That's it. We have signed our image and added record of it to transparency log. This approach would work, but no one probably wants to do this on a daily basis, so let's see how the proper tools can make this easy.
The "hard way" wasn't really hard, but it gets much easier if we use the tools provided:
Enter password for private key:
Private key written to cosign.key
Public key written to cosign.pub
# We already uploaded signature in previous step so upload is set to false here
cosign sign -key cosign.key --upload=false martinheinz/sigstore-hello > file.sig
Enter password for private key:
# You can later upload the signature
cosign attach signature -signature file.sig martinheinz/sigstore-hello
All we need to do is generate a keypair and then sign the artifact. Upon signing,
cosign automatically uploads the signature to the registry where the image is located. In the above example we chose not to upload the signature and just save it to a file, because we did sign it in the previous section already. If we later decided to upload it anyway, then we can do it with
cosign attach as shown above.
It's also worth pointing out, that as of right now (
1.0), the above snippet will not upload the data to
rekor transparency log, for that to work, we would need to set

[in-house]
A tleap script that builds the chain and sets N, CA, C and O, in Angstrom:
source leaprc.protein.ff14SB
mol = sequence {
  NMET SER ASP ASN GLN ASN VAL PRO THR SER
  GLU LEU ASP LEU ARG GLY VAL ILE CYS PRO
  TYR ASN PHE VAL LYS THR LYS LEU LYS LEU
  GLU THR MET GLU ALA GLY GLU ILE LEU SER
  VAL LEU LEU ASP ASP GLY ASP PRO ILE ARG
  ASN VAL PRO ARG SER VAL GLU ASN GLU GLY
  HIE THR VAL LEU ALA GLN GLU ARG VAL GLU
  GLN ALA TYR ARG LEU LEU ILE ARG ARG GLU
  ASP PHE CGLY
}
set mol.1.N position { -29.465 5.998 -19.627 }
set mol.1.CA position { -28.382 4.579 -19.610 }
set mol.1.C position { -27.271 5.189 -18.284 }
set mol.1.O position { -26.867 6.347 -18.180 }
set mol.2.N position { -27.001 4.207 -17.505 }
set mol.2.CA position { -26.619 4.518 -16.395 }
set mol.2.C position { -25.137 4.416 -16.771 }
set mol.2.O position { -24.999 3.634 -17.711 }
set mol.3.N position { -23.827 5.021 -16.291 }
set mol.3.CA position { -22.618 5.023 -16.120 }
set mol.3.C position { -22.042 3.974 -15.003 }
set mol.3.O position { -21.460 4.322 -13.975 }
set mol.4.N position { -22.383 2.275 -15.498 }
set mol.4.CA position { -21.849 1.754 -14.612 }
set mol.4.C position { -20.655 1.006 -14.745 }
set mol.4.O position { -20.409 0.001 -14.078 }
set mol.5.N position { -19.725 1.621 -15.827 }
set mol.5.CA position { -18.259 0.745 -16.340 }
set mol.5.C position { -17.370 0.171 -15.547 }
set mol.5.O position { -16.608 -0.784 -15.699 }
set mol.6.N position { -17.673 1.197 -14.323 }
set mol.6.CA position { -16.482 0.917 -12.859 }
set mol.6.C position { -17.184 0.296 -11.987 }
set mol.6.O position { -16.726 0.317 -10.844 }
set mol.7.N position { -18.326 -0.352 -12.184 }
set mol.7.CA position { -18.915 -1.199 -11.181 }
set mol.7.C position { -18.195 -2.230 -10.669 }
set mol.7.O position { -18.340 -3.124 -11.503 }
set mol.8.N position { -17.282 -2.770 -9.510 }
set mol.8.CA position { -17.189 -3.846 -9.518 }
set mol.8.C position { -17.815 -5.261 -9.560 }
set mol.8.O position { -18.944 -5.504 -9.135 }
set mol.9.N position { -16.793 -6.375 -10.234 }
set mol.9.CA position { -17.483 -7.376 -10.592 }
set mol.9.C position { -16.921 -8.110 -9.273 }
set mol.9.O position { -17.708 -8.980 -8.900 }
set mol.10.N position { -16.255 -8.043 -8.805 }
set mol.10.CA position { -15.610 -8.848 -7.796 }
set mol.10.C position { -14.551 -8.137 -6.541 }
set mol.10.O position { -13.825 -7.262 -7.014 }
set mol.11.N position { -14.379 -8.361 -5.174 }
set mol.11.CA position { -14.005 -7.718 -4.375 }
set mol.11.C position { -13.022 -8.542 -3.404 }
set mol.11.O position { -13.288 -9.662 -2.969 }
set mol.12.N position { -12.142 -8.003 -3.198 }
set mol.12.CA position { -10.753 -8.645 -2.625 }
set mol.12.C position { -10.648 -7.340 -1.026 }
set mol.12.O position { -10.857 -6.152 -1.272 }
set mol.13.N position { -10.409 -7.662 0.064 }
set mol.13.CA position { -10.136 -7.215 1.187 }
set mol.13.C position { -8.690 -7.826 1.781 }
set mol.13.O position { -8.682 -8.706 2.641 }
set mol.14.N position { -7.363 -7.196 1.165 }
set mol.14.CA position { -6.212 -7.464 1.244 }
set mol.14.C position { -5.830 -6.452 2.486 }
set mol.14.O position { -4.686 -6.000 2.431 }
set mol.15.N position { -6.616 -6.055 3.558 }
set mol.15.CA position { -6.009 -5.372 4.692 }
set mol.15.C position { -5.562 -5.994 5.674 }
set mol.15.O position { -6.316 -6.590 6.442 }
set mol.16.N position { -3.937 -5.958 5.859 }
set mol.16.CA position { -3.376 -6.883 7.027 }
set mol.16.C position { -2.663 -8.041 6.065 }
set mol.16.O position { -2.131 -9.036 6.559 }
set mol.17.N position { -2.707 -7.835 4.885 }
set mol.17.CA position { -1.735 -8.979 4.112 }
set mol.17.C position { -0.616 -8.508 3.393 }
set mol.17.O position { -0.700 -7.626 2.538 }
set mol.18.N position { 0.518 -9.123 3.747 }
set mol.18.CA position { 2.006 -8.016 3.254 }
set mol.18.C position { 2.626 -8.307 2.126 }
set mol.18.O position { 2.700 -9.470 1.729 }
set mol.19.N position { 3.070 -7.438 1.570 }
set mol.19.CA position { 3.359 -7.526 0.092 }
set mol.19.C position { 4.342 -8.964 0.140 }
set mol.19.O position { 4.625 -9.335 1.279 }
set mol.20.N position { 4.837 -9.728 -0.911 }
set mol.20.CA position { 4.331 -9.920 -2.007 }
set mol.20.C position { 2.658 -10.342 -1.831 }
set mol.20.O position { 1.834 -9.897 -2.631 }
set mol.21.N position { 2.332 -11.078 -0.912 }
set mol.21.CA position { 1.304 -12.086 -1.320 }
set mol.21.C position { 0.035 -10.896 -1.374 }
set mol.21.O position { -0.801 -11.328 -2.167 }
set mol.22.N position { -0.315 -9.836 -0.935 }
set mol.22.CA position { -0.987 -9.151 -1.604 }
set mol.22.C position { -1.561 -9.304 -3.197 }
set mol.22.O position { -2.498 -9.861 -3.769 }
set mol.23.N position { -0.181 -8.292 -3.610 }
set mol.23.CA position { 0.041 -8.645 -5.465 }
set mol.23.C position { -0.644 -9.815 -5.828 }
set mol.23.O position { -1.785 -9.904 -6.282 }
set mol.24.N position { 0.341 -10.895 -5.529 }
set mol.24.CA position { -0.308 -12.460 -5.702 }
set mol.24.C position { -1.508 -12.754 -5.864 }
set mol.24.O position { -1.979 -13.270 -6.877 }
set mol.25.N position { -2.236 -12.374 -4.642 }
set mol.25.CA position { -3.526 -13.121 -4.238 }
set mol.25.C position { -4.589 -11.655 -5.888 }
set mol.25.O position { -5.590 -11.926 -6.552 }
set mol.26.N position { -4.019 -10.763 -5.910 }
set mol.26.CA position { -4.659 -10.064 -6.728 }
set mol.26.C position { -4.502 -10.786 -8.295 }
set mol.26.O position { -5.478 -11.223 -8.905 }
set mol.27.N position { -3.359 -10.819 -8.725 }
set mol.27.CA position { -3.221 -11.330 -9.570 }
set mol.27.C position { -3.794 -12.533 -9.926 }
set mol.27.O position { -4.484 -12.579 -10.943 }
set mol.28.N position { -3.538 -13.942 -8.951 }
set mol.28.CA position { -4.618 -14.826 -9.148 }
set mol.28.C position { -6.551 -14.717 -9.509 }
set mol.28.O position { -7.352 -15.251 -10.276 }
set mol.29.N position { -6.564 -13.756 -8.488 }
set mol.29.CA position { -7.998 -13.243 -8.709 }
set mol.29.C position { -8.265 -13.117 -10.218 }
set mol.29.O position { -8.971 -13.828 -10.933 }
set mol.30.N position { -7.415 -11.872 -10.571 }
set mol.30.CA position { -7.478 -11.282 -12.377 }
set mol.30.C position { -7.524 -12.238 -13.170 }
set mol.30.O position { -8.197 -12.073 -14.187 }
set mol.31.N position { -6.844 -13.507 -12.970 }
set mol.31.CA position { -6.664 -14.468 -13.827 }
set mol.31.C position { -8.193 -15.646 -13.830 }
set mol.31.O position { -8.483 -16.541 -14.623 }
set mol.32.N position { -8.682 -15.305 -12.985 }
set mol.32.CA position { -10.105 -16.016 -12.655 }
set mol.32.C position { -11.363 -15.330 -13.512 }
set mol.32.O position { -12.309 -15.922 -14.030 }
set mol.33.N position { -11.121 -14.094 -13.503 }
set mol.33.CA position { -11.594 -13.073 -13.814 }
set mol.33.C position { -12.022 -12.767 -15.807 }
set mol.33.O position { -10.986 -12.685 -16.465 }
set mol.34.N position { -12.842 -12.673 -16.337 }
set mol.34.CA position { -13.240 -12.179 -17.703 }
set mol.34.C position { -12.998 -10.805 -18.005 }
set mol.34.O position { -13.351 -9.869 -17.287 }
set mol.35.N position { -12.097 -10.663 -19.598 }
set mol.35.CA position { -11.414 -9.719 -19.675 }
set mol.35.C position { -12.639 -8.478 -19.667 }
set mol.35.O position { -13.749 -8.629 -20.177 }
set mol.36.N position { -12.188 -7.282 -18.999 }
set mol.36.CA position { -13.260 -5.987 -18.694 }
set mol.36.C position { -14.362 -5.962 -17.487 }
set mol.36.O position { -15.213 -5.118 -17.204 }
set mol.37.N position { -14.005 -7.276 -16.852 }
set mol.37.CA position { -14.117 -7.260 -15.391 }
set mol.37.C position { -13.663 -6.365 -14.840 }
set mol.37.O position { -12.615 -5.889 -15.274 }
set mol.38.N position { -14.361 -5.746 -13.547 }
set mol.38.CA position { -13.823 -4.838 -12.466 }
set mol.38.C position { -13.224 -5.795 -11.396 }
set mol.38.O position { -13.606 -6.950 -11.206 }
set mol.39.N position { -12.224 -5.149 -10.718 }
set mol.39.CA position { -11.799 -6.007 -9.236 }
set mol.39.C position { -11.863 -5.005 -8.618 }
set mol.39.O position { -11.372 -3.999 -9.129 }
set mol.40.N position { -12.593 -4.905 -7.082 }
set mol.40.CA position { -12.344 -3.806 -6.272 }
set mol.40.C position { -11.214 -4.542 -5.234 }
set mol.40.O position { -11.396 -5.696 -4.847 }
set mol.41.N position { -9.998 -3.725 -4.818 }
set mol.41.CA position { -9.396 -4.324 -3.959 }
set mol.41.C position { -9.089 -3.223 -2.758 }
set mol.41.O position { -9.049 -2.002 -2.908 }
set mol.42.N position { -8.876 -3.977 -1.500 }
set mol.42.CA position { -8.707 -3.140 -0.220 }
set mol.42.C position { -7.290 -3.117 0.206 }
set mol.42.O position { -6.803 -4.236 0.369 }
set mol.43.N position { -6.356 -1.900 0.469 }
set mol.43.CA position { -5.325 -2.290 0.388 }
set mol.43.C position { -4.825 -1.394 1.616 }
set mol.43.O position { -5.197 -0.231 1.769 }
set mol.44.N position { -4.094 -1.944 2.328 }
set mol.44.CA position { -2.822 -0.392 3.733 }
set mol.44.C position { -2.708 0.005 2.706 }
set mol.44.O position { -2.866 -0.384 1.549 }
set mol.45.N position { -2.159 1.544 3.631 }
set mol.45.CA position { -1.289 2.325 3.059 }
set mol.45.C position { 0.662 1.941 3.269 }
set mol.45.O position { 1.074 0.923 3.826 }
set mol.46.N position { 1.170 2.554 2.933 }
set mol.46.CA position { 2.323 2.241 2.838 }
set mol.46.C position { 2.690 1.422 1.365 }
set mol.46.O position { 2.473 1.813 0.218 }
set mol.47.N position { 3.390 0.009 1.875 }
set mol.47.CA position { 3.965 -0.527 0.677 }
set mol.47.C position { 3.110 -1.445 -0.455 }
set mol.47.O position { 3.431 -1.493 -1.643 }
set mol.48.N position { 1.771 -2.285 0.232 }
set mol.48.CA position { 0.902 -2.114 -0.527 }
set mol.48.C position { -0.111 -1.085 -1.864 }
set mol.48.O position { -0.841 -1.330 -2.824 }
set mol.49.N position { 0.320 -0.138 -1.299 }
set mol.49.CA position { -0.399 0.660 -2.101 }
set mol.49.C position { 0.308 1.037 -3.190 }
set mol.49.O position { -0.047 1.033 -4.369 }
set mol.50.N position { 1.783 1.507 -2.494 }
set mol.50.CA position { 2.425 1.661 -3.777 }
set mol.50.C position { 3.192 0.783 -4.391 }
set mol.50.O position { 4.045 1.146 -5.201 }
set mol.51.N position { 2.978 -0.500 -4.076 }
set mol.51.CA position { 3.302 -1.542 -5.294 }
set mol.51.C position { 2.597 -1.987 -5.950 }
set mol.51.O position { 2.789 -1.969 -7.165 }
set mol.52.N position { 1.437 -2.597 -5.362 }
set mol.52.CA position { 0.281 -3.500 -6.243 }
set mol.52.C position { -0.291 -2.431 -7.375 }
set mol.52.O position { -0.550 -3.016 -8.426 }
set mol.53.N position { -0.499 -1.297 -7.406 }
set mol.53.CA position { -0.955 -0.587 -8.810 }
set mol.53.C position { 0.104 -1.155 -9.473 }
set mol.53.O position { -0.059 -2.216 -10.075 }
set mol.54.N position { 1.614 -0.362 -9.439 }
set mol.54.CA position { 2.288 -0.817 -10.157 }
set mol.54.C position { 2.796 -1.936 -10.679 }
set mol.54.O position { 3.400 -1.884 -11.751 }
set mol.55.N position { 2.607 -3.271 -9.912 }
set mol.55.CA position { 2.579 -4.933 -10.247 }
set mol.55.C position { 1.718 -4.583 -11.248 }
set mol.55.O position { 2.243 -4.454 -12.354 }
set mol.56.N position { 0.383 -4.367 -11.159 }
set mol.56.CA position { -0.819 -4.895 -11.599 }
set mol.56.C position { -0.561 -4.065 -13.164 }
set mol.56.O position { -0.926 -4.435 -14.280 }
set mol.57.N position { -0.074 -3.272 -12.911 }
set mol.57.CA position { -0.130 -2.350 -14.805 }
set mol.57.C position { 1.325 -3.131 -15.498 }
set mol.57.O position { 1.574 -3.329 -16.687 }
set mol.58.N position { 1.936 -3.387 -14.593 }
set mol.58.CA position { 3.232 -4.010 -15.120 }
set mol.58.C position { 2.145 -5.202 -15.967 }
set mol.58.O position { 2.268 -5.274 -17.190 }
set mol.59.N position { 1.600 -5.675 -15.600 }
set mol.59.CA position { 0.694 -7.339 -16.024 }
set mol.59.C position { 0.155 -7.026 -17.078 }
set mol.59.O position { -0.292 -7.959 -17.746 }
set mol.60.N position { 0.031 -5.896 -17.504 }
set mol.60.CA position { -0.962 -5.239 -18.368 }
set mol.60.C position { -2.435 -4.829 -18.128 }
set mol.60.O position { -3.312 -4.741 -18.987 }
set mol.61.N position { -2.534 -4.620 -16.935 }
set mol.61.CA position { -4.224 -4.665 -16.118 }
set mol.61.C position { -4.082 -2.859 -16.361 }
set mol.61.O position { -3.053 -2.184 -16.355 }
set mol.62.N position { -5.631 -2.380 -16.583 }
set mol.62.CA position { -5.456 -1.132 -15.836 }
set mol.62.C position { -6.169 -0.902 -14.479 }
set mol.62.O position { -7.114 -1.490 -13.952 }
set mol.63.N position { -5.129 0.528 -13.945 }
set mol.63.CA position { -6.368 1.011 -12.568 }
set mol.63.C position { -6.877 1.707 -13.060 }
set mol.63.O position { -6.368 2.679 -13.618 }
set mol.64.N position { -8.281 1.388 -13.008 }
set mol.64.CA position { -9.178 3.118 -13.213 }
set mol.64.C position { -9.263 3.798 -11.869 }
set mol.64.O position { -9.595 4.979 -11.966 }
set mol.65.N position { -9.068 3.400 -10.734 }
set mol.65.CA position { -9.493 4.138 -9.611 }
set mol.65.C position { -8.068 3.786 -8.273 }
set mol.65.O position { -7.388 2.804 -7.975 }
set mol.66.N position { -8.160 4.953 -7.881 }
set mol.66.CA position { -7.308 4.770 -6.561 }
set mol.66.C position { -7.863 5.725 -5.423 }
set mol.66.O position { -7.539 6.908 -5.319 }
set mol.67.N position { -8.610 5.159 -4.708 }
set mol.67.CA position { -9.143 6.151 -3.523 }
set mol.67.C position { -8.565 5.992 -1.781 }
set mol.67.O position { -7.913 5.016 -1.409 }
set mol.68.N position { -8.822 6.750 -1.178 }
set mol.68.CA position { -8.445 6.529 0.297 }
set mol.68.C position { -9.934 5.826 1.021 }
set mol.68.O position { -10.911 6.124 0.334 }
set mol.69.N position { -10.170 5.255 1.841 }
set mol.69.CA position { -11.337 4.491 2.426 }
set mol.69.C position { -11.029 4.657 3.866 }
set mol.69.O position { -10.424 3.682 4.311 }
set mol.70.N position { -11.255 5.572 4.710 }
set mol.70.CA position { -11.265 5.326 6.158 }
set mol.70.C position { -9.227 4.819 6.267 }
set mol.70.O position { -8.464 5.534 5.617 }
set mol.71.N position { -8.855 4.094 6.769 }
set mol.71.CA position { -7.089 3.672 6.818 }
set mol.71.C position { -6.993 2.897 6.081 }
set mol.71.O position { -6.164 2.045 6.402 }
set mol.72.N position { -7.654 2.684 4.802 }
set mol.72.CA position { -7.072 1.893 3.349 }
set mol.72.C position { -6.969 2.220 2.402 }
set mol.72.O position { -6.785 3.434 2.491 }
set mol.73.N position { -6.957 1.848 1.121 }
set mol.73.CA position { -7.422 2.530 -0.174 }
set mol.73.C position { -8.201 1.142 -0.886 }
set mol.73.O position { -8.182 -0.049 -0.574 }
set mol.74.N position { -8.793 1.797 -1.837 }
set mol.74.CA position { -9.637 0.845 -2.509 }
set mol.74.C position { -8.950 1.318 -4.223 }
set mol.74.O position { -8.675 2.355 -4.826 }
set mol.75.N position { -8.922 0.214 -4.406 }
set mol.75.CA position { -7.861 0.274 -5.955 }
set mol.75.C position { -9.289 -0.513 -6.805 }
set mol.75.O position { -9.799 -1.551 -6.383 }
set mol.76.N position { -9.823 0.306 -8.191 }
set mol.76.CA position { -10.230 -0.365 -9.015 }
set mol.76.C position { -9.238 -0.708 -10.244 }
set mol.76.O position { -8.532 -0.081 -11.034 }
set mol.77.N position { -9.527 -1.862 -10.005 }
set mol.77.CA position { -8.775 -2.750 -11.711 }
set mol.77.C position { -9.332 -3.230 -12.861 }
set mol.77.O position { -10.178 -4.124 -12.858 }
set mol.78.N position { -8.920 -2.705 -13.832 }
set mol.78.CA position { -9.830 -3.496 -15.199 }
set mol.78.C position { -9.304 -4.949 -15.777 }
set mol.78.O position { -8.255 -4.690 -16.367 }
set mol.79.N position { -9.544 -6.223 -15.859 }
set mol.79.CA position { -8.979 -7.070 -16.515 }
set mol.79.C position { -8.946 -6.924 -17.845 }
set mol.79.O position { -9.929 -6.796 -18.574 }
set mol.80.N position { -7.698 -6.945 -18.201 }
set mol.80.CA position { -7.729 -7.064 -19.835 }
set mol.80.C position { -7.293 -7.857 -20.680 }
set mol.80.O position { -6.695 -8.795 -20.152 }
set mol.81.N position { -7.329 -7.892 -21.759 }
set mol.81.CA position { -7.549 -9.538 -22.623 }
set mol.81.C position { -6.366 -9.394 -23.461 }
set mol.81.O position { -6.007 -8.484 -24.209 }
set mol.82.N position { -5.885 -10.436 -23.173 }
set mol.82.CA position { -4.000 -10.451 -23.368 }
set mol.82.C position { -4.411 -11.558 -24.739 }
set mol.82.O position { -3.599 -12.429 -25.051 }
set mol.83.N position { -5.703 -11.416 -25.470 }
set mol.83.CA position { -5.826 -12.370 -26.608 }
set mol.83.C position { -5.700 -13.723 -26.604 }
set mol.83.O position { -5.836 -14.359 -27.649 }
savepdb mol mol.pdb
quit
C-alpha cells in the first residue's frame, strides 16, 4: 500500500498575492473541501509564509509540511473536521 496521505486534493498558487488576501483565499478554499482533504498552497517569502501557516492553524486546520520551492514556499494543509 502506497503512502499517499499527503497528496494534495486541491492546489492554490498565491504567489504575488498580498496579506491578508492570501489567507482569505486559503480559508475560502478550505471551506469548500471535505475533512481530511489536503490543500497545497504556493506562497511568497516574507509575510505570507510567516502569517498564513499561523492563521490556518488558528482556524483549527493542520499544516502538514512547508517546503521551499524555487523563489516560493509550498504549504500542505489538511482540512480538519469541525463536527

COSIGN_EXPERIMENTAL=1, so for example
COSIGN_EXPERIMENTAL=1 cosign sign -key cosign.key ....
There are also other ways to use
cosign to sign artifacts depending on your use case and workflow. These are described in detail in usage page in GitHub.
Even easier than the easy way is using the "keyless" method where only ephemeral keys are used, meaning you don't need to generate and maintain your own keys:
COSIGN_EXPERIMENTAL=1 cosign sign \
-oidc-issuer "https://oauth2.sigstore.dev/auth" \
-fulcio-url "https://fulcio.sigstore.dev" \
-rekor-url "https://rekor.sigstore.dev" \
Generating ephemeral keys...
Retrieving signed certificate...
Your browser will now be opened to:
tlog entry created with index: 33692
Pushing signature to: index.docker.io/martinheinz/sigstore-hello:sha256-af5909c54fe66d03dda41e93ca5db3f277bfc827b9758d8cfa9a5d8d60d85491.sig
All we need to do is run
cosign sign with
COSIGN_EXPERIMENTAL set to
1 while at the same time omitting the
-key argument. In the above example we also specified endpoints of OIDC provider,
fulcio server and